Looking out for wildlife

Waltham Forest Echo

August 2019

Looking out for wildlife, Helen Bigham looks forward to a new wildlife festival in Walthamstow

*Unfortunately the Festival was cancelled due to poor weather conditions but will be running in July 2020*

We all have a collective responsibility towards our community and, if you think you’re too small to make a difference, you’ve never slept in a room with a mosquito! One way to do your bit is to support local environmental sustainability which can be linked to all aspects of our lives.

To meet our basic needs for water, food and shelter, as well as engaging in activities that make our lives enjoyable, we need to ensure that we don’t cause damage to our environment or deplete resources that we can’t renew. To learn more about this, I recommend visiting Walthamstow Wetlands over the weekend of 9th to 11th August. The nature reserve is playing host to the first-ever London Wildlife Festival, which is being co-curated by 'urban birder' David Lindo. The ambassador for London Wildlife Trust was voted the seventh most influential person in wildlife by BBC Wildlife Magazine among his roles is acting as president of The Friends of Suntrap Forest Education Centre, which is based in Epping Forest.

Suntrap will be running a workshop to encourage families to respect all nature and develop conservation practices. Invertebrates are animals that lack a backbone, such as insects or gastropods such as snails, and make up 95% of all animal species.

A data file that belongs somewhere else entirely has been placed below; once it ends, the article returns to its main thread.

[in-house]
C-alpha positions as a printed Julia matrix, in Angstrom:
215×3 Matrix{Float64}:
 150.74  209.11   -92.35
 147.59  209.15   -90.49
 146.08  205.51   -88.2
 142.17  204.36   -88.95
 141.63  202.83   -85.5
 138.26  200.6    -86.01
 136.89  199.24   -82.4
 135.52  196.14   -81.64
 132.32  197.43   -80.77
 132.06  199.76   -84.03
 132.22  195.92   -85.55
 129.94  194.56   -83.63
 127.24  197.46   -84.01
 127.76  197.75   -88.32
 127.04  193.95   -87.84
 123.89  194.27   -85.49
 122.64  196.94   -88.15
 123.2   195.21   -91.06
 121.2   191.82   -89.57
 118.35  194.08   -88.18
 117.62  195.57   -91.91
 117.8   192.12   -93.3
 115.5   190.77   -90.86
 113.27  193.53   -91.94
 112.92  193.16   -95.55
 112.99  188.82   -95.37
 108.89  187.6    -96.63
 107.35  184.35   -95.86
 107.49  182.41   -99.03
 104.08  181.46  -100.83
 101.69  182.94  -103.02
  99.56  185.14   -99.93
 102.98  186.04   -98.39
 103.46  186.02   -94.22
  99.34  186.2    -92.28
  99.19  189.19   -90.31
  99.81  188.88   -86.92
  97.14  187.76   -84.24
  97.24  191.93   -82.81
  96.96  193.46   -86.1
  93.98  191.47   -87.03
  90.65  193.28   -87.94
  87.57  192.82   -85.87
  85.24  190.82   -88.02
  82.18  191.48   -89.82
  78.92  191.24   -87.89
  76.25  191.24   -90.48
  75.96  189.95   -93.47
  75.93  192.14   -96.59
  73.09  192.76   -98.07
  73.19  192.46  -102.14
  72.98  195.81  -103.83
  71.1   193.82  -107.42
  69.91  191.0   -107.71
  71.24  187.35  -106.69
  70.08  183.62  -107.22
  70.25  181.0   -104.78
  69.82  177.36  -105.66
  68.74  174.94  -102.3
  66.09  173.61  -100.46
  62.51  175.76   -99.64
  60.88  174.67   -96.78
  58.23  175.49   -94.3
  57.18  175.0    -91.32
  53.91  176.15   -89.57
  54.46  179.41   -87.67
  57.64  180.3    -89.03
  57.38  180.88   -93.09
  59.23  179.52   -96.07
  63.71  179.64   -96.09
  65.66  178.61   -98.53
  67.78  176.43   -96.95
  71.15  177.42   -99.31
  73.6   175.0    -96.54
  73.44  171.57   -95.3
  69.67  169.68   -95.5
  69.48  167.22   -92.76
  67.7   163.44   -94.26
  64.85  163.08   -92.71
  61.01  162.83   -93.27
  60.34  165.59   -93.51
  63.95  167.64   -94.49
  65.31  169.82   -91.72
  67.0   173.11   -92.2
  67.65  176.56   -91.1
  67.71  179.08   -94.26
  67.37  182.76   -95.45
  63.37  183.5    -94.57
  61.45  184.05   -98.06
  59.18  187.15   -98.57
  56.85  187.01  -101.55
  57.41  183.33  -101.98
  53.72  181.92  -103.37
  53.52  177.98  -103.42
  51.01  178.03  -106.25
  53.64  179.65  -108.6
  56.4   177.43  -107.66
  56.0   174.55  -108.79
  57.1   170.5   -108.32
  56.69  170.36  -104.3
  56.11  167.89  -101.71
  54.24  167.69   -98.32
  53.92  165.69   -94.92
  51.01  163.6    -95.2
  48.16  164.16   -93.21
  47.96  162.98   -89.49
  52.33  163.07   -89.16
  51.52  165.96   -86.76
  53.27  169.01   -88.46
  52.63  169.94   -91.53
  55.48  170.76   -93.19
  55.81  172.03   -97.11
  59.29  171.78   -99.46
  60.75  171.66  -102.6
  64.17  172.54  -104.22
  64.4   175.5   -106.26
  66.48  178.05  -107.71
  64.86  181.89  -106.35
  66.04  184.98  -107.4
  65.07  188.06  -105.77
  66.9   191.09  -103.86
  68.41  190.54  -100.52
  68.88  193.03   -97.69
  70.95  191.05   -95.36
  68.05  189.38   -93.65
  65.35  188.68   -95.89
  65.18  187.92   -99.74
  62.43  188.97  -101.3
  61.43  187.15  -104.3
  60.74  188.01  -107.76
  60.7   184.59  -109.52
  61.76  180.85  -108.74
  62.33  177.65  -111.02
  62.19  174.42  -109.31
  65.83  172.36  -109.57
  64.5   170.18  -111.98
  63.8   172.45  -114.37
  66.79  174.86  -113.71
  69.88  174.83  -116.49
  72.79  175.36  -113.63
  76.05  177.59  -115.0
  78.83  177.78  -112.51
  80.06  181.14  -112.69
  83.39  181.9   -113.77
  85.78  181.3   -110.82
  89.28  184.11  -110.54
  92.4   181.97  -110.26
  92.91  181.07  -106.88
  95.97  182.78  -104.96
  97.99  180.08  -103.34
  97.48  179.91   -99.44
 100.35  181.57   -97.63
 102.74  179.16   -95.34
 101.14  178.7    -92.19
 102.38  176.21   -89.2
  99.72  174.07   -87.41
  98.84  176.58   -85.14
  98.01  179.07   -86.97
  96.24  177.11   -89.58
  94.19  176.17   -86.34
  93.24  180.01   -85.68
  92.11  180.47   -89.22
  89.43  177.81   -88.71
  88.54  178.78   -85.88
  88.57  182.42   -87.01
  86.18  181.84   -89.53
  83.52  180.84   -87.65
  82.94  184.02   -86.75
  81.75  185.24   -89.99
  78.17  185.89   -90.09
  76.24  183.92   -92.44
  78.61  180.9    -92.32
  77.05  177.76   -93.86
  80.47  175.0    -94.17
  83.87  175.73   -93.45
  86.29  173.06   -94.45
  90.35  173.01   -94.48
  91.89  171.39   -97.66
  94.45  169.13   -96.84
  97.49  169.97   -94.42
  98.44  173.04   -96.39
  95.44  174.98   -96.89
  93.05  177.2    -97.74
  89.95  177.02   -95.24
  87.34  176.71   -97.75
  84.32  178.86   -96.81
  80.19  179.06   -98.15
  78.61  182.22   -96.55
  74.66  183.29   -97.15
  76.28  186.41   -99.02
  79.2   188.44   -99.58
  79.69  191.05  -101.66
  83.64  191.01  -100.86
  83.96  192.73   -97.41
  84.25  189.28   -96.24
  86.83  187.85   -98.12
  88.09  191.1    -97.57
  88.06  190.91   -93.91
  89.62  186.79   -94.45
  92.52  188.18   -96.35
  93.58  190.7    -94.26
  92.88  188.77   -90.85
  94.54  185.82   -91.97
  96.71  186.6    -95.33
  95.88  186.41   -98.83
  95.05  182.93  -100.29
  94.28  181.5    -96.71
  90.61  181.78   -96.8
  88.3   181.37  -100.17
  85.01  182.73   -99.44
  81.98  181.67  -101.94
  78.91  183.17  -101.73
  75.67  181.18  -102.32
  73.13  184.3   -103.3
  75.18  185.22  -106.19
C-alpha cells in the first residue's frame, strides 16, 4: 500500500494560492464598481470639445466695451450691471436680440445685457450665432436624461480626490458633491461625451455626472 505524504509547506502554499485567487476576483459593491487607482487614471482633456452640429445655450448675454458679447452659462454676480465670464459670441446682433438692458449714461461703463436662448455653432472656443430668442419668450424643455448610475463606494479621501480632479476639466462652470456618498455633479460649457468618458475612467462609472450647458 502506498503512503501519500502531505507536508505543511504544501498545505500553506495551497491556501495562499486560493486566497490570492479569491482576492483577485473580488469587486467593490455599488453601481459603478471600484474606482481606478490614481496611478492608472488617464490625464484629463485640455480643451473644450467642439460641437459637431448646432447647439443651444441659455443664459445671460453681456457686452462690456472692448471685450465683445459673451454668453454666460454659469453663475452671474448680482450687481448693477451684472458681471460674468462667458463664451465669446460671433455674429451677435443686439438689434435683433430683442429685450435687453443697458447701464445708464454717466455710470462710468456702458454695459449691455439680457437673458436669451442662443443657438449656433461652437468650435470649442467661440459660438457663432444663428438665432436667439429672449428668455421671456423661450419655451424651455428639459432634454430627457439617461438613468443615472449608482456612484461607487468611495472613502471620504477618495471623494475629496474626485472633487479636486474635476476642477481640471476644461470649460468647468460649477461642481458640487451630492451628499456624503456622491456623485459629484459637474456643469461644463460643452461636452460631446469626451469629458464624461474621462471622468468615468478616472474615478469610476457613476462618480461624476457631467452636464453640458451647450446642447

Looking ahead to London Wildlife Festival, Kerry Rolison, head of Suntrap, said: “We’re looking forward to being part of this event. Our ethos is to bring nature nearer, in all it’s weird and wonderful shapes or forms. Some invertebrates can get a bad press and we’re keen to dispel misconceptions.” Suntrap encourages children and young people to take ownership of Epping Forest and become ‘nature guardians’.

There are many small ways in which we can take on this role. Ideas as simple as picking up rubbish or keeping to hand a reusable shopping bag. Alternatively, you can plant local wildflowers and threatened floral species in your garden or window box. Or why not ask your local takeaway restaurants to replace plastic straws and cutlery with biodegradable wooden ones and plastic bags with paper ones?

If you need more inspiration, visit digital directory useless.london which showcases the capital’s zero-waste establishments and a handy guide to those household items you can swap for a more sustainable alternative. Locate your nearest such shop and submit the location of any new places that might be popping up in your area – in Waltham Forest there's already The Pantry & Co in Highams Park and The Veg Hut and Eat17 in Walthamstow.